Venus isn't exactly the best place for humans to inhabit. In fact, it's a hellish place with scorching hot temperatures and crushing air pressure. Temperatures at the surface are enough to melt lead. The atmospheric pressure is also comparable to the pressure 3,000 feet below the surface of the ocean.
The extreme condition on the surface of Venus explains why scientists have been favoring Mars as the next extraterrestrial world for humans to explore -- and possibly inhabit -- regardless of the fact that Venus is the closest planet to Earth.
It appears, however, that there are NASA scientists who have not yet given up on the possibility of sending manned missions to Venus. In fact, the idea of setting up a cloud city in the solar system's hottest planet is currently being explored.
Dale Arney and Chris Jones from NASA's Systems Analysis and Concepts Directorate's Space Mission Analysis Branch had been pondering on humans riding through and possibly dwelling in Venus' upper atmosphere in a solar-powered airship, citing that despite the tempestuous conditions on the surface of the planet, at about 50 kilometers above the surface, the atmosphere thins and cools to one comparable to what can be found on Earth.
The potentially habitable condition above Venus is where the idea for NASA's High Altitude Venus Operational Concept (HAVOC) comes in. HAVOC involves a number of missions that would start with a robot being deployed to Venus' atmosphere to assess things, followed by a 30-day manned mission to the planet's orbit.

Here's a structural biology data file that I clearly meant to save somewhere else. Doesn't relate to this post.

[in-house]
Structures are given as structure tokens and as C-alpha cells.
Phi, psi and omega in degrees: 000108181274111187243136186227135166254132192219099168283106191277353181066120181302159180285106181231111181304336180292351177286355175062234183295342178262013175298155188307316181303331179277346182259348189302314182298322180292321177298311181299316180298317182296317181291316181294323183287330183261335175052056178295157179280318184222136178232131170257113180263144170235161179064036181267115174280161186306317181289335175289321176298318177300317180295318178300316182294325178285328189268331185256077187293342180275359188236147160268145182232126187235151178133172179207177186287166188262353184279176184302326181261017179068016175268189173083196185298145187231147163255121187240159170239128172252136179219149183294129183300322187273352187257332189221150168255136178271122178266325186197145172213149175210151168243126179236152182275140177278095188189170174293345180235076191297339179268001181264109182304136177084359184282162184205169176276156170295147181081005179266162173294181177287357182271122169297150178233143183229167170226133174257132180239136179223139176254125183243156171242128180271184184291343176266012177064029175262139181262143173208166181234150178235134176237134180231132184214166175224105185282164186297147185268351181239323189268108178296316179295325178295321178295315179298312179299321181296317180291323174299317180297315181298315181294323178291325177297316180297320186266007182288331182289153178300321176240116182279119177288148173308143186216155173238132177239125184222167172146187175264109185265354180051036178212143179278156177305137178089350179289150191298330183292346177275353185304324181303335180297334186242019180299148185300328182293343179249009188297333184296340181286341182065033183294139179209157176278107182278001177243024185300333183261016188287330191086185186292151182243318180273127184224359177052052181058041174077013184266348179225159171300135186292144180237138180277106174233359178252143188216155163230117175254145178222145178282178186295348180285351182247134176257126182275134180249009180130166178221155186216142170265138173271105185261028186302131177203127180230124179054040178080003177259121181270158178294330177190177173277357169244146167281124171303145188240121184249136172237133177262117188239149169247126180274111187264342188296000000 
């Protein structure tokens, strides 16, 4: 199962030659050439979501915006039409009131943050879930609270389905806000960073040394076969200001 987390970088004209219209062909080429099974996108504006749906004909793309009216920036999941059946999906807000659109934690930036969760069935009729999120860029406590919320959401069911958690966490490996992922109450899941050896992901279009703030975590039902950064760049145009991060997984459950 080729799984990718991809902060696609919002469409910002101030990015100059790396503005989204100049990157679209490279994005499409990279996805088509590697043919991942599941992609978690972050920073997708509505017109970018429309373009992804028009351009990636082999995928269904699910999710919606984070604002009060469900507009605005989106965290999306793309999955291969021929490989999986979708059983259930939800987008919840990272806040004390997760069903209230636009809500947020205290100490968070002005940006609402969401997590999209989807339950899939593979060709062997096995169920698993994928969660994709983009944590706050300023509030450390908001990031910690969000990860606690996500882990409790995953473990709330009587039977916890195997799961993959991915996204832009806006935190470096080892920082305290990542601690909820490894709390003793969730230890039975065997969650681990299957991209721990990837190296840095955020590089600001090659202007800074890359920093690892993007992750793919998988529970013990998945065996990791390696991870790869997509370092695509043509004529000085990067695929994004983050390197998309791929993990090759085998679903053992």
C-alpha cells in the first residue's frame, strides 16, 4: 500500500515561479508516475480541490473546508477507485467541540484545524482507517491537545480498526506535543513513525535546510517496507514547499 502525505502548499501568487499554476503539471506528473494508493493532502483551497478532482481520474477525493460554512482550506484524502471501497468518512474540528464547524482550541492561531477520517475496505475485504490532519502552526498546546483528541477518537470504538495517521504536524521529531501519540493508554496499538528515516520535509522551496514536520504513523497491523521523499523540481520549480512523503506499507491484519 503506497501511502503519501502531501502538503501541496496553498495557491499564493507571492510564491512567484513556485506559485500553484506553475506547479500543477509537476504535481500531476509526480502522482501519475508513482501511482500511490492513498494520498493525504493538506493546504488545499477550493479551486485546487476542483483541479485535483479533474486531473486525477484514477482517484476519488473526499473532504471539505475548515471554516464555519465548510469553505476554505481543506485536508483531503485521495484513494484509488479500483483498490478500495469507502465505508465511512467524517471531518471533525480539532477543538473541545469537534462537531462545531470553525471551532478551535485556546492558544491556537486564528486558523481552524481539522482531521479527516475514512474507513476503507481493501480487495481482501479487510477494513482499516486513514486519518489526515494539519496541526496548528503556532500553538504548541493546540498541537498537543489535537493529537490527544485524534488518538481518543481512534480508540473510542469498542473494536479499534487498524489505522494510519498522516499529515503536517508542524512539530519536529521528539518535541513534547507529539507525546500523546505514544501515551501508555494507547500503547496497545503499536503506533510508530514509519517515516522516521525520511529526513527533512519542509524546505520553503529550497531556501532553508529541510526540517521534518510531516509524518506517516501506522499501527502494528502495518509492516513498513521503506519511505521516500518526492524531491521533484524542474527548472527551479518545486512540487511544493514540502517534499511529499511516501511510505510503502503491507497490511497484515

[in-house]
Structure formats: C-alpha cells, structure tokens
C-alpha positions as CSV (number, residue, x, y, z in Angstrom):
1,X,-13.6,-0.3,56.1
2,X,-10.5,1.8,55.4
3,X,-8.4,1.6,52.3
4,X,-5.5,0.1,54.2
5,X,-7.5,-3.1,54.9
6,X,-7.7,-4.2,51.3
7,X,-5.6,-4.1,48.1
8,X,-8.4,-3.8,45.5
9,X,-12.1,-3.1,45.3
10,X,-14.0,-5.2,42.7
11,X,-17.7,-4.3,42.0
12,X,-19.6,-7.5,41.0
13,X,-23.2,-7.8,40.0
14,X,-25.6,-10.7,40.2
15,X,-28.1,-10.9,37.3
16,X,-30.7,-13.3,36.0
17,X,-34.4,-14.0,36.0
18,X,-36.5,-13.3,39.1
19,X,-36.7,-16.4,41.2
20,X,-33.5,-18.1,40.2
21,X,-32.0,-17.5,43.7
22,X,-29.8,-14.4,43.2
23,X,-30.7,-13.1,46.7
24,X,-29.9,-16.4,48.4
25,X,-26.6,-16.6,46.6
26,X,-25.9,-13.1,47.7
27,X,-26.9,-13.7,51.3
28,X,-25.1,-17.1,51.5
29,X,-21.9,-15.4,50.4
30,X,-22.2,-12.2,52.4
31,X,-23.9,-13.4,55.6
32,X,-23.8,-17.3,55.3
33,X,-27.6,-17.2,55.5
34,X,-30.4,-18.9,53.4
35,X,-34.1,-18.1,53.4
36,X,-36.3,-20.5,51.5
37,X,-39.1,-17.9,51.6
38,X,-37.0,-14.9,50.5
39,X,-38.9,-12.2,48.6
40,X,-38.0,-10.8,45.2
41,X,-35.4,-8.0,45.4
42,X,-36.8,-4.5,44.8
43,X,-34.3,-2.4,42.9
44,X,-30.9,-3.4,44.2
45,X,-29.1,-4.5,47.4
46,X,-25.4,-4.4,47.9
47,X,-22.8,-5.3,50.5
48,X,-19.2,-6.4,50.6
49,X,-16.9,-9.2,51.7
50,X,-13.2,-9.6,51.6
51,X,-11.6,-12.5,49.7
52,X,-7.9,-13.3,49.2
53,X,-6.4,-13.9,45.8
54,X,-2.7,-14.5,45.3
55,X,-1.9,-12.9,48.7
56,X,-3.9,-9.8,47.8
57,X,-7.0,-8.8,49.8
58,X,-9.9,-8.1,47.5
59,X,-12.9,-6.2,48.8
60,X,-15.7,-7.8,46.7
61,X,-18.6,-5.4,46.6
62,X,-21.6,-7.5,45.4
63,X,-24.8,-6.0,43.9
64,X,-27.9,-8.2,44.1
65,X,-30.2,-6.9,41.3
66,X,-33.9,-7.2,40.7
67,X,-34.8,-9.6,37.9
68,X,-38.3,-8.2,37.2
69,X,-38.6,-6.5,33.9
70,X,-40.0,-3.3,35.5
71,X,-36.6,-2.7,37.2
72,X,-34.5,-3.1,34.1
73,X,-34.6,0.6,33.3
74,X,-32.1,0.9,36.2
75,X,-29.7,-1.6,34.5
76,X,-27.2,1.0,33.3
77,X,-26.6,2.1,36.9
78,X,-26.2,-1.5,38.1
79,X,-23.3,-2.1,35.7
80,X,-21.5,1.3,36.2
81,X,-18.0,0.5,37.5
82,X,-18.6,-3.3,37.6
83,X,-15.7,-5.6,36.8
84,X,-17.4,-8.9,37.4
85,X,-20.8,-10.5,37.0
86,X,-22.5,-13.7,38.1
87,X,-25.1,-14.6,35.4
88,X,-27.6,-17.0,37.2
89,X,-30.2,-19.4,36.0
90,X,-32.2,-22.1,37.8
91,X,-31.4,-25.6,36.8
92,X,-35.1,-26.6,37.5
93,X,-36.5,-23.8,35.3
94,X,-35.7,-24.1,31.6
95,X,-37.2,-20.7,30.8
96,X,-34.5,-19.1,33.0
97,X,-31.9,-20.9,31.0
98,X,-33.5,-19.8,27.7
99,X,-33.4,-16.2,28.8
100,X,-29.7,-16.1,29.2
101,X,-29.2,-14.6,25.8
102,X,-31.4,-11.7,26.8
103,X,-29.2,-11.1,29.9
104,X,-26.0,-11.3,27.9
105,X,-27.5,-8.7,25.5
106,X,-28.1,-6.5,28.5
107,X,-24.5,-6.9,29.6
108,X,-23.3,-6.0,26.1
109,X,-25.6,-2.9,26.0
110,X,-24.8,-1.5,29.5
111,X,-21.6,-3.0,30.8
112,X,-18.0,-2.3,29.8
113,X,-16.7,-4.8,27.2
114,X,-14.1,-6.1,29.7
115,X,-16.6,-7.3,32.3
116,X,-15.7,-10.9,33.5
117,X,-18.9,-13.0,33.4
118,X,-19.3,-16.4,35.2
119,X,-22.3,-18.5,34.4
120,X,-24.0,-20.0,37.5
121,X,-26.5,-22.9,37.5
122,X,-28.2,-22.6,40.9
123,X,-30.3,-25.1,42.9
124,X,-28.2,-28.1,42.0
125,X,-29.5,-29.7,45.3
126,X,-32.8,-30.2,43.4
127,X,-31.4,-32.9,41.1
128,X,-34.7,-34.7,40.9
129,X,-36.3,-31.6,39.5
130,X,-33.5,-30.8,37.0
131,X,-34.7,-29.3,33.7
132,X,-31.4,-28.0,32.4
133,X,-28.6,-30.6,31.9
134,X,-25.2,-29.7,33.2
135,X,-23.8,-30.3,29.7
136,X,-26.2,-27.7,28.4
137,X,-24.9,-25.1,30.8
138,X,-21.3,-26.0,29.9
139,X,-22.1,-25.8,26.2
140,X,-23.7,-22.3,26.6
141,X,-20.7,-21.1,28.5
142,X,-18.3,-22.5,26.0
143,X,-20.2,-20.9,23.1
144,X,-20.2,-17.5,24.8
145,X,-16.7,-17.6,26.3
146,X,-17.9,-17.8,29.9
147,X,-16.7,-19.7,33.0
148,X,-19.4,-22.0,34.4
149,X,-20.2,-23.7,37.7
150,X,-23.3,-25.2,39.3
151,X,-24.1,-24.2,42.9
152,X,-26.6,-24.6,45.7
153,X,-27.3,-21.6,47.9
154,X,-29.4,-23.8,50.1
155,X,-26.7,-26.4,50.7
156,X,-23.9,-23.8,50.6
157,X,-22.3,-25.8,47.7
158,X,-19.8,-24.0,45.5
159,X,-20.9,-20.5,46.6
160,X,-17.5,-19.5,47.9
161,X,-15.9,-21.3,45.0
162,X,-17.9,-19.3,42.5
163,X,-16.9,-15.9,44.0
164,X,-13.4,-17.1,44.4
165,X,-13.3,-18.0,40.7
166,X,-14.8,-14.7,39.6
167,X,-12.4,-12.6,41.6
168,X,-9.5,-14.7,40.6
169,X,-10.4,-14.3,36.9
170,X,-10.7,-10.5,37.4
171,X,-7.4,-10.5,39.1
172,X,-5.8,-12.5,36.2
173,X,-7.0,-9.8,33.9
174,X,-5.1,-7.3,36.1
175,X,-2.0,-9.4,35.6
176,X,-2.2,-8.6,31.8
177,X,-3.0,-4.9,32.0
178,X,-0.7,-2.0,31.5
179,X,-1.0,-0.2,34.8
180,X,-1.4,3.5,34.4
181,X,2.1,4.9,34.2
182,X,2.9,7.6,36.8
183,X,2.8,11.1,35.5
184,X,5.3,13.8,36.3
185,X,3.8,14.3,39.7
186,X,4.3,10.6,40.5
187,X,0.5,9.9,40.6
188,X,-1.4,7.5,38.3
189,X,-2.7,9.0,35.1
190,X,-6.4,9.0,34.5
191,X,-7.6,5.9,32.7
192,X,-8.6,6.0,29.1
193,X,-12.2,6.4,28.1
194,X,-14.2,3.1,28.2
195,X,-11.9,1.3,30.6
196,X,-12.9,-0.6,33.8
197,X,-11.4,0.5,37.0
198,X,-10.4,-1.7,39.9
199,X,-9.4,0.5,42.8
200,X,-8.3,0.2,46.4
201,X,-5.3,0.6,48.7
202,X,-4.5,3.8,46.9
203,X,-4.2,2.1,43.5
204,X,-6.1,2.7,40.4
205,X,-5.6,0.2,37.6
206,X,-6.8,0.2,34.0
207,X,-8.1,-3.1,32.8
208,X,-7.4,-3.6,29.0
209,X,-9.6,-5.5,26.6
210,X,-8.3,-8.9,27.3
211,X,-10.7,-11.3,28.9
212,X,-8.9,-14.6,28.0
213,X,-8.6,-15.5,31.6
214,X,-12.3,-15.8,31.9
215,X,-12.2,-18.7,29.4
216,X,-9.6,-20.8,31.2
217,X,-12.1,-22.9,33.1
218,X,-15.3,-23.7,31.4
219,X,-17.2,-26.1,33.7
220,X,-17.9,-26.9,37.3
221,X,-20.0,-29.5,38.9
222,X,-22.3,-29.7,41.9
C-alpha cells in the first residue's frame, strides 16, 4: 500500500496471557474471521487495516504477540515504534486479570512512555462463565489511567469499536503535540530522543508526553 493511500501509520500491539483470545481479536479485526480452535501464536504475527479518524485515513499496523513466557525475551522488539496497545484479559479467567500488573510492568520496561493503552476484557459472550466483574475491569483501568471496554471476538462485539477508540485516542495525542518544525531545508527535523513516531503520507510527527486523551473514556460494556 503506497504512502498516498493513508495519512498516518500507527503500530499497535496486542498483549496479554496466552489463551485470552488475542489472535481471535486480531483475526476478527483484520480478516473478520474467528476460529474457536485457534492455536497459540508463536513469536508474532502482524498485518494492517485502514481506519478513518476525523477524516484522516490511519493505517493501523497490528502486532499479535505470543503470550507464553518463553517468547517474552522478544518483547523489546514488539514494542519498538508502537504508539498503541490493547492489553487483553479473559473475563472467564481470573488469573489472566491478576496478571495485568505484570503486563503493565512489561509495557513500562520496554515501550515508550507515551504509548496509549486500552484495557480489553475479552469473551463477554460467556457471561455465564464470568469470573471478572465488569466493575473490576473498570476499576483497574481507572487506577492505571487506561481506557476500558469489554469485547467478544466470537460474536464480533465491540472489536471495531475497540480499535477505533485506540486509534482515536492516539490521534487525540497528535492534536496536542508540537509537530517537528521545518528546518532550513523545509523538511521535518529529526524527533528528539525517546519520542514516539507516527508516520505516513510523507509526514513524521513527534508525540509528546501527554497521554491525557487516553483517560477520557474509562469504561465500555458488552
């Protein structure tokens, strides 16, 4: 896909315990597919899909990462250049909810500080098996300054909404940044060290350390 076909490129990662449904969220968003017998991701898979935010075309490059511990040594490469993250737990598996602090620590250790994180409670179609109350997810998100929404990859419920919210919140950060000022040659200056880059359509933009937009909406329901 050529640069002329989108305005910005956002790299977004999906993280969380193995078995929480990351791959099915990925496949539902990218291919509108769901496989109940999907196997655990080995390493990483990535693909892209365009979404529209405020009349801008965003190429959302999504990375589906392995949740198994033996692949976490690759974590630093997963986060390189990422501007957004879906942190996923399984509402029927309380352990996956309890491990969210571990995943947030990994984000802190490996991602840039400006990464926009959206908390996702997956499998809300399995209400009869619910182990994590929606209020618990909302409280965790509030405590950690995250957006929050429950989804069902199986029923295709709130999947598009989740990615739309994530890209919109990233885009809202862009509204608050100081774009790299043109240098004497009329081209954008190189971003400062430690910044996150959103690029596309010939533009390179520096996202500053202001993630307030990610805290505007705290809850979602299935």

A mission that involves a month-long stay at the planet's atmosphere would then come next, followed by missions with longer durations of stay until there would be a permanent human presence in what could become a floating cloud city.
"If one does see humanity's future as expanding beyond just Earth, in all likelihood, Venus is probably no worse than the second planet you might go to behind Mars," Arney said. "Given that Venus's upper atmosphere is a fairly hospitable destination, we think it can play a role in humanity's future in space."
The vehicle that would be used for the mission is an airship with more than 1,000 square meters of solar panels on its top to harness the power of the sun. The robotic version of the helium-filled aircraft would be 31 meters long, but the version carrying a crew would measure nearly 130 meters in length, which is about the size of two Boeing 747 airplanes.